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S.S. Twining, D.J. Warejcka, A.M. Bernstein; Corneal Epithelial Cells and Stromal Fibroblasts but Not Stromal Myofibroblasts Efficiently Convert Plasminogen to Angiostatin . Invest. Ophthalmol. Vis. Sci. 2005;46(13):2187.
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© ARVO (1962-2015); The Authors (2016-present)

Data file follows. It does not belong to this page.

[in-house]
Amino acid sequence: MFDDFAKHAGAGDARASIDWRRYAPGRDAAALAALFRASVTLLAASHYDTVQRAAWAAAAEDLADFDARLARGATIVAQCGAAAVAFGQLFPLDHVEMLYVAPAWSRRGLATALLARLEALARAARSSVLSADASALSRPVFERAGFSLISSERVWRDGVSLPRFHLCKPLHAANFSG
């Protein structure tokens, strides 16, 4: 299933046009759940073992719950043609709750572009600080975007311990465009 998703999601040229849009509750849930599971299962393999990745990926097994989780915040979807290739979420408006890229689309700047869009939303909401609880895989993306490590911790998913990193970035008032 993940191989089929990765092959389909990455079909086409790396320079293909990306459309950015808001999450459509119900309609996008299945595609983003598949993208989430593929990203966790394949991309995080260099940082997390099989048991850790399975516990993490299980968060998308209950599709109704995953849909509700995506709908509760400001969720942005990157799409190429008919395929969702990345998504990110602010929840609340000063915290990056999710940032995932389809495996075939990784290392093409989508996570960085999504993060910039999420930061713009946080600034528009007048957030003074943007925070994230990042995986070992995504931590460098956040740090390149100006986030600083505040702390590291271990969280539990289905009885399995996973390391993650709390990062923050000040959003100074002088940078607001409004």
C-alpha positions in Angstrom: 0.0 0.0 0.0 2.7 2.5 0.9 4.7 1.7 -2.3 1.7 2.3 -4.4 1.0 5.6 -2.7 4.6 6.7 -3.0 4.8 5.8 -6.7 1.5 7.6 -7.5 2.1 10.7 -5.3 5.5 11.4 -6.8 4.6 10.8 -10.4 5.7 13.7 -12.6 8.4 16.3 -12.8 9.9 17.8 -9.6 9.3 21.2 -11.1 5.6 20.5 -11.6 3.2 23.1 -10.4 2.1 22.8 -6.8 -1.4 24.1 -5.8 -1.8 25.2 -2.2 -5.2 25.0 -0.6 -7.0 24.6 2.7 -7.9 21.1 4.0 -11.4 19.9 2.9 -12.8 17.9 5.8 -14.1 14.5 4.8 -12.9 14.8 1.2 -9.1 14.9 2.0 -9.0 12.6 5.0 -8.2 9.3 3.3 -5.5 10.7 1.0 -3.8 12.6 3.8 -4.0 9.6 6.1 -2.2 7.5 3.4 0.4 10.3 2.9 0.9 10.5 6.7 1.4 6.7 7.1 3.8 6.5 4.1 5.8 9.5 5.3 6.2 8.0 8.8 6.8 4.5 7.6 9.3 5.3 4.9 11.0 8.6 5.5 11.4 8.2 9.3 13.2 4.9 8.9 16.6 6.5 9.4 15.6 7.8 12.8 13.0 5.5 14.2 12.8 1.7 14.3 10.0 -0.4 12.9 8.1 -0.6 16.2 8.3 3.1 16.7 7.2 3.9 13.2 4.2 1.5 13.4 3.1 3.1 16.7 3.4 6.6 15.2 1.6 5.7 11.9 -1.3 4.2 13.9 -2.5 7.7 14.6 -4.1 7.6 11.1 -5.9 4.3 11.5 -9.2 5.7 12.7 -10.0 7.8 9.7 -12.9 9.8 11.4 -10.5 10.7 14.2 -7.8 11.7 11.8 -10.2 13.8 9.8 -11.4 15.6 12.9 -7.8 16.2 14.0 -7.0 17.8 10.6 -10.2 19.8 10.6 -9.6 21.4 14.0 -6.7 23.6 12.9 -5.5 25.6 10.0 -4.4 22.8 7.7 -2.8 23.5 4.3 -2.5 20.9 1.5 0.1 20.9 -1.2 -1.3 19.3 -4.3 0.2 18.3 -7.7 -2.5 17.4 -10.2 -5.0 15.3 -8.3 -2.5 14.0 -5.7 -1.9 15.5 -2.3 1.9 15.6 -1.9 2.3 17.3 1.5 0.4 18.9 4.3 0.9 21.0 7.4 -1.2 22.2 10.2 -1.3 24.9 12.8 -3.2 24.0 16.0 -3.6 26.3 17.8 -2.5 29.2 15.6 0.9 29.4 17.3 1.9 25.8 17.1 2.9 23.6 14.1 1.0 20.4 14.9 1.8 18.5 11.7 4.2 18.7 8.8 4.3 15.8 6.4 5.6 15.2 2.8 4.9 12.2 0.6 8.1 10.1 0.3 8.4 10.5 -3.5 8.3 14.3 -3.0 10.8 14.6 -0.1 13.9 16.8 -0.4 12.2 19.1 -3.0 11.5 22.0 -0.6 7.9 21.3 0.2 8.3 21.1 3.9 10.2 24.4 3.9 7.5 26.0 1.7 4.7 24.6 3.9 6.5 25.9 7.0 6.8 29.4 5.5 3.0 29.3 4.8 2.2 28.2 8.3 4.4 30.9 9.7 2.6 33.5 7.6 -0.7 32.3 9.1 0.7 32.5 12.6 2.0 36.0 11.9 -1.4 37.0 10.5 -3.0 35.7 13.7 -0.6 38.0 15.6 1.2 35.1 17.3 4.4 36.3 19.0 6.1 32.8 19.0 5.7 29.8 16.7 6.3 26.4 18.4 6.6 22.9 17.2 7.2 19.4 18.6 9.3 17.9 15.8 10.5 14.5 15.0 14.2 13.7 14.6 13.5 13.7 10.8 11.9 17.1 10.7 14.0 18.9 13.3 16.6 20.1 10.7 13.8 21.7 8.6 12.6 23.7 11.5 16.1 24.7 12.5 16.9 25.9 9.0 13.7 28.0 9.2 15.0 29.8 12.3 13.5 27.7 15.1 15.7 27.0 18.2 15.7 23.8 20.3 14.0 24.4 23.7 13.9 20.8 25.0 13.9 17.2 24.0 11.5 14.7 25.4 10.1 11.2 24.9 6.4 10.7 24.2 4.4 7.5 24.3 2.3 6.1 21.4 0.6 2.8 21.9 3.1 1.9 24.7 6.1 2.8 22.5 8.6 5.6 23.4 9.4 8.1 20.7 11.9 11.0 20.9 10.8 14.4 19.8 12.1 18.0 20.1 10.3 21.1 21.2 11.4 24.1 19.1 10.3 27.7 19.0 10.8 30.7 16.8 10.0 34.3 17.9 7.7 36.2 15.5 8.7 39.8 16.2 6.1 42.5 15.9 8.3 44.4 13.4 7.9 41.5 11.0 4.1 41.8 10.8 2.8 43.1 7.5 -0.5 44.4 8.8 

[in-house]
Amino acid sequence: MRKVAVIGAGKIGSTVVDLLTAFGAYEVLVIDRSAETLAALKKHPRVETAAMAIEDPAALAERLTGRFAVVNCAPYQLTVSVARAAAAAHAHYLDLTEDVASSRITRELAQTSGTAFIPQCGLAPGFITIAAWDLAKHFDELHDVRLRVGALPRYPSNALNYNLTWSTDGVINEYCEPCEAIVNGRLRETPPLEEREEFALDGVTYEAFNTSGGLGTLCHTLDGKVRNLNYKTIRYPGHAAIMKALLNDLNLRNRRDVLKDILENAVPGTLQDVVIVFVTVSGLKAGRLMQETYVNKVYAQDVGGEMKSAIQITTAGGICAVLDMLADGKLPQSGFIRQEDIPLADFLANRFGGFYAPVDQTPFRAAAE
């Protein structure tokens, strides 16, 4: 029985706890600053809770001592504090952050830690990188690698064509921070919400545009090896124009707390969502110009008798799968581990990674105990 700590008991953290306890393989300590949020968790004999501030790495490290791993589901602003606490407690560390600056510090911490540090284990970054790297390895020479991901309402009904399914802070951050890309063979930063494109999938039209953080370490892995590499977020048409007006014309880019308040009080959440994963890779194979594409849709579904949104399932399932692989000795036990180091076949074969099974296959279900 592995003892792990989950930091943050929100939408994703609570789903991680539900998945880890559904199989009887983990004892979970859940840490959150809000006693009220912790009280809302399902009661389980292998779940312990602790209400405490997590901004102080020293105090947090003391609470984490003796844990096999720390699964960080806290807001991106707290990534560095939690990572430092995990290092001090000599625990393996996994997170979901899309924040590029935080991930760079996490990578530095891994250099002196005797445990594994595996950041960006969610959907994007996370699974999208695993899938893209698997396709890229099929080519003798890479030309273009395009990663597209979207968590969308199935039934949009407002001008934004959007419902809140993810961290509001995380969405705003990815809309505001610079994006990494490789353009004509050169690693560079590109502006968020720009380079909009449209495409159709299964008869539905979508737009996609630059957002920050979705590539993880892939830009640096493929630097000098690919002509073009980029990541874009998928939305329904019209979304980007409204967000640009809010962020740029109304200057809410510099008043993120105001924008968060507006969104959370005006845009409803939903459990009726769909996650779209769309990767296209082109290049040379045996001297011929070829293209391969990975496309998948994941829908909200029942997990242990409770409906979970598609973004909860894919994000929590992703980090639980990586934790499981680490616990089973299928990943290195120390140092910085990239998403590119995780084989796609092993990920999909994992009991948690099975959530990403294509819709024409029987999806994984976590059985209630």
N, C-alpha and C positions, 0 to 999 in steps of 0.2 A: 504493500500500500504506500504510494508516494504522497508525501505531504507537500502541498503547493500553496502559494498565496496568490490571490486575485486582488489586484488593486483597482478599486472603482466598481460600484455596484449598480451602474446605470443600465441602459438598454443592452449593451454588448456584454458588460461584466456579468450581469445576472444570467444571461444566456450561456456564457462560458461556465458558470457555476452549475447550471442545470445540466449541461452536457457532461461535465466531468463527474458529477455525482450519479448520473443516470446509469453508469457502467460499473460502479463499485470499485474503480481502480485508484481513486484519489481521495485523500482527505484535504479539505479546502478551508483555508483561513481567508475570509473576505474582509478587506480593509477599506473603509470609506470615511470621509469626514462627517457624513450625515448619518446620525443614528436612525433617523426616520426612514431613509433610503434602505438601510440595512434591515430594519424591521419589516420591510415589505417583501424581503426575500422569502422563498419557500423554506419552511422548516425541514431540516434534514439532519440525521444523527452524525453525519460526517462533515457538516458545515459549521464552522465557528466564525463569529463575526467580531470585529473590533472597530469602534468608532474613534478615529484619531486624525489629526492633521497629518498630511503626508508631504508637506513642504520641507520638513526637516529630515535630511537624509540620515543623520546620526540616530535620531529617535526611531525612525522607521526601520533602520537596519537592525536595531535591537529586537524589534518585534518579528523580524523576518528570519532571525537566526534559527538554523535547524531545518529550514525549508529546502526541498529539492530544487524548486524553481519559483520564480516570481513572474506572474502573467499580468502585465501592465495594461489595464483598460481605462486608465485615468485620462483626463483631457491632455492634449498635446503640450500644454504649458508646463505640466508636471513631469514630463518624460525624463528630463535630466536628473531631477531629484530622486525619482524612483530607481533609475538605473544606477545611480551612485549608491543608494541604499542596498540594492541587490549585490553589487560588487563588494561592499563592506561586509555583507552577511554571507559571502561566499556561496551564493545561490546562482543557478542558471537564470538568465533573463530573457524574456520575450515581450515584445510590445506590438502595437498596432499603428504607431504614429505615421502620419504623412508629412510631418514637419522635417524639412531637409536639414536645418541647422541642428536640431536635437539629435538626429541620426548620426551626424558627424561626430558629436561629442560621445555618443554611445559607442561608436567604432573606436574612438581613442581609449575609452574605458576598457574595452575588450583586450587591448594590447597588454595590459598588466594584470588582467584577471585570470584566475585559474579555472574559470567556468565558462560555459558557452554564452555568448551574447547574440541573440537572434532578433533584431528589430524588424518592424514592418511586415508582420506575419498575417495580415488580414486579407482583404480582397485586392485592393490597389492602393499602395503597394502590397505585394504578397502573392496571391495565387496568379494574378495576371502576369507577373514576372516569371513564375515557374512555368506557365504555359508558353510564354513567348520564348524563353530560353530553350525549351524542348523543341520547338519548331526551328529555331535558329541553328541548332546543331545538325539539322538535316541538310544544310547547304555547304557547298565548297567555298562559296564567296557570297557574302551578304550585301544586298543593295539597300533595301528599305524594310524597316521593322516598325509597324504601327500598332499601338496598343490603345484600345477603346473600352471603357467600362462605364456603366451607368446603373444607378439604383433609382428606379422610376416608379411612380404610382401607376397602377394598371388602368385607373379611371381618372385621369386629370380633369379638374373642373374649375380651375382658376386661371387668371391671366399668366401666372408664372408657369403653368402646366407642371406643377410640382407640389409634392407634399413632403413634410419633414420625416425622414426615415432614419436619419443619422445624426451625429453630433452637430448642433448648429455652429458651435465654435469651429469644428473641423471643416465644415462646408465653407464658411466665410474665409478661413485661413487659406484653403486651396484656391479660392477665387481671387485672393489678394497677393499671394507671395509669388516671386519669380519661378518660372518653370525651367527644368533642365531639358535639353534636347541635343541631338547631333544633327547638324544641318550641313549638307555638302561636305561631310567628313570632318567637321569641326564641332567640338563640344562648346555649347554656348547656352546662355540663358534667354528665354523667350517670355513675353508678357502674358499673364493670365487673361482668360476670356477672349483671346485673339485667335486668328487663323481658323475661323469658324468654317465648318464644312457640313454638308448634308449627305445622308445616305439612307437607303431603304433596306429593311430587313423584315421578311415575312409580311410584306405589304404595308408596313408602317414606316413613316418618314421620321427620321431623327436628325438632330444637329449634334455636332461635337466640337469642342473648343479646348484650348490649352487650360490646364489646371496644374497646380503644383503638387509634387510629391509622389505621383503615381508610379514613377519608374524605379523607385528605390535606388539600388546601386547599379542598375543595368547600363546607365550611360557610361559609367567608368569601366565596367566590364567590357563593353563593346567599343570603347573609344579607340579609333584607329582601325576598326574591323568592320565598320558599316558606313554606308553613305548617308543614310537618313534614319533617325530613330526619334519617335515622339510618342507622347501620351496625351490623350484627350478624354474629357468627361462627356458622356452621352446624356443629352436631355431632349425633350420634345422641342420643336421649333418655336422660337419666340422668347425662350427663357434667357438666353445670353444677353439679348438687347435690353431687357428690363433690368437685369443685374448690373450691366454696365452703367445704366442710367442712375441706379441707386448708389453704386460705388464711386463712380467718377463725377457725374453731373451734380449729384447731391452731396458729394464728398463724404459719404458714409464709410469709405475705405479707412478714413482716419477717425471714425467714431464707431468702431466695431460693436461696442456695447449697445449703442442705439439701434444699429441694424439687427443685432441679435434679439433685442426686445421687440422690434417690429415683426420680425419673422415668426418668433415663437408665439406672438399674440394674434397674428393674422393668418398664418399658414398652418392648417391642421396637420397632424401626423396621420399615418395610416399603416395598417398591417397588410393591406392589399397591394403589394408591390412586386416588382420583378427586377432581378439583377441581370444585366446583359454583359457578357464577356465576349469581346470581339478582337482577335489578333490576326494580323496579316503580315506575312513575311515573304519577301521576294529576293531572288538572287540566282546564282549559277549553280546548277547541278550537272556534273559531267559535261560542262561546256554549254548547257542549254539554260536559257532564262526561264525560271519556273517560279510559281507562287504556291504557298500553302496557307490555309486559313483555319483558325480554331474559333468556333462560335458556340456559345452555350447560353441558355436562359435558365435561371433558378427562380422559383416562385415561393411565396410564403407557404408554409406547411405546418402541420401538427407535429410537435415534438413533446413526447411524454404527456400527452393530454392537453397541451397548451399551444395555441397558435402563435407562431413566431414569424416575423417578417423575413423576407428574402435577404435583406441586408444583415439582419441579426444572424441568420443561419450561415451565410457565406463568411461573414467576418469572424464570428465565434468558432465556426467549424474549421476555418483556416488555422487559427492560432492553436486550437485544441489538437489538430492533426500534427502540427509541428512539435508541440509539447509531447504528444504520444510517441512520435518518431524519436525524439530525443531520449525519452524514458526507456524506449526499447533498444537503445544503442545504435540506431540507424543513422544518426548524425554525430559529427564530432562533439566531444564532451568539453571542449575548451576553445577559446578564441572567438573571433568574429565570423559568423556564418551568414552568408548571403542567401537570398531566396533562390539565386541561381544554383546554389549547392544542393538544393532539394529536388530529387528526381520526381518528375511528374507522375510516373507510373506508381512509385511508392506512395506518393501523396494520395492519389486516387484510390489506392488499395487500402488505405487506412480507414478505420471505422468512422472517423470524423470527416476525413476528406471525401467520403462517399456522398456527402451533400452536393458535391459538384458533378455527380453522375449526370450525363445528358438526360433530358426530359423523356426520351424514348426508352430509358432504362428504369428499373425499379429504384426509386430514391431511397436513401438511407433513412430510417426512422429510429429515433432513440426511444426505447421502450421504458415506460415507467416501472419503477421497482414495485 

Purpose: Controlling neovascularization in the cornea is essential to maintain corneal transparency. This is especially important during wound healing when factors that induce angiogenesis are present, such as FGF–2 and extracellular proteases. Proteolysis of the kringle region of plasminogen generates angiostatins, molecules that control angiogenesis in the cornea during wound healing. Epithelial, stromal and endothelial cells of human corneas synthesize plasminogen. Angiostatins are found in extracts of the three layers of the cornea and in serum–free conditioned medium from human corneal organ culture. The purpose of this study was to compare the ability of different types of corneal cells to convert plasminogen to angiostatins. Methods: Primary human corneal epithelial cells were cultured in keratinocyte medium. Primary human corneal stromal cells were cultuered in serum–free media with supplements and were converted to fibroblasts with FGF–2 or to myofibroblasts with TGF–ß. Human plasminogen (33nM) was added to cultured cells and medium was collected at 24, 48 and 72 hrs. Medium proteins were separated under non–reducing conditions and identified on Western blots. The angiostatins were isolated using an ε–aminocaproic acid–Sepharose column. FGF–2 was used to stimulate human umbilical vascular endothelial cell (HUVEC) proliferation. Results: Confluent cultures of epithelial cells converted the plasminogen to angiostatin by 24 hrs while stromal fibroblasts converted the added plasminogen to angiostatin by 48 hrs. Even at 72 hrs, stromal myofibroblasts converted very little plasminogen to angiostatin. The epithelial and stromal fibroblast products were very similar. The initial cleavage removed the N–terminal peptide and secondary cleavages formed products that contained kringles 1–4 plus part of kringle 5 (52 and 49 kDa), kringles 1–4 (45 and 41 kDa) and kringles 1–3 (33 kDa). Over the 72 hr period, the larger polypeptides were further cleaved. Purified angiostatin cleavage products were able to inhibit FGF–2 induced proliferation of HUVECs. Conclusions: These results suggest that the motile cells of the cornea, the epithelial cells and stromal fibroblasts in culture can produce angiostatins from plasminogen, while the less mobile myofibroblasts do not have the proteases to carry out this conversion.
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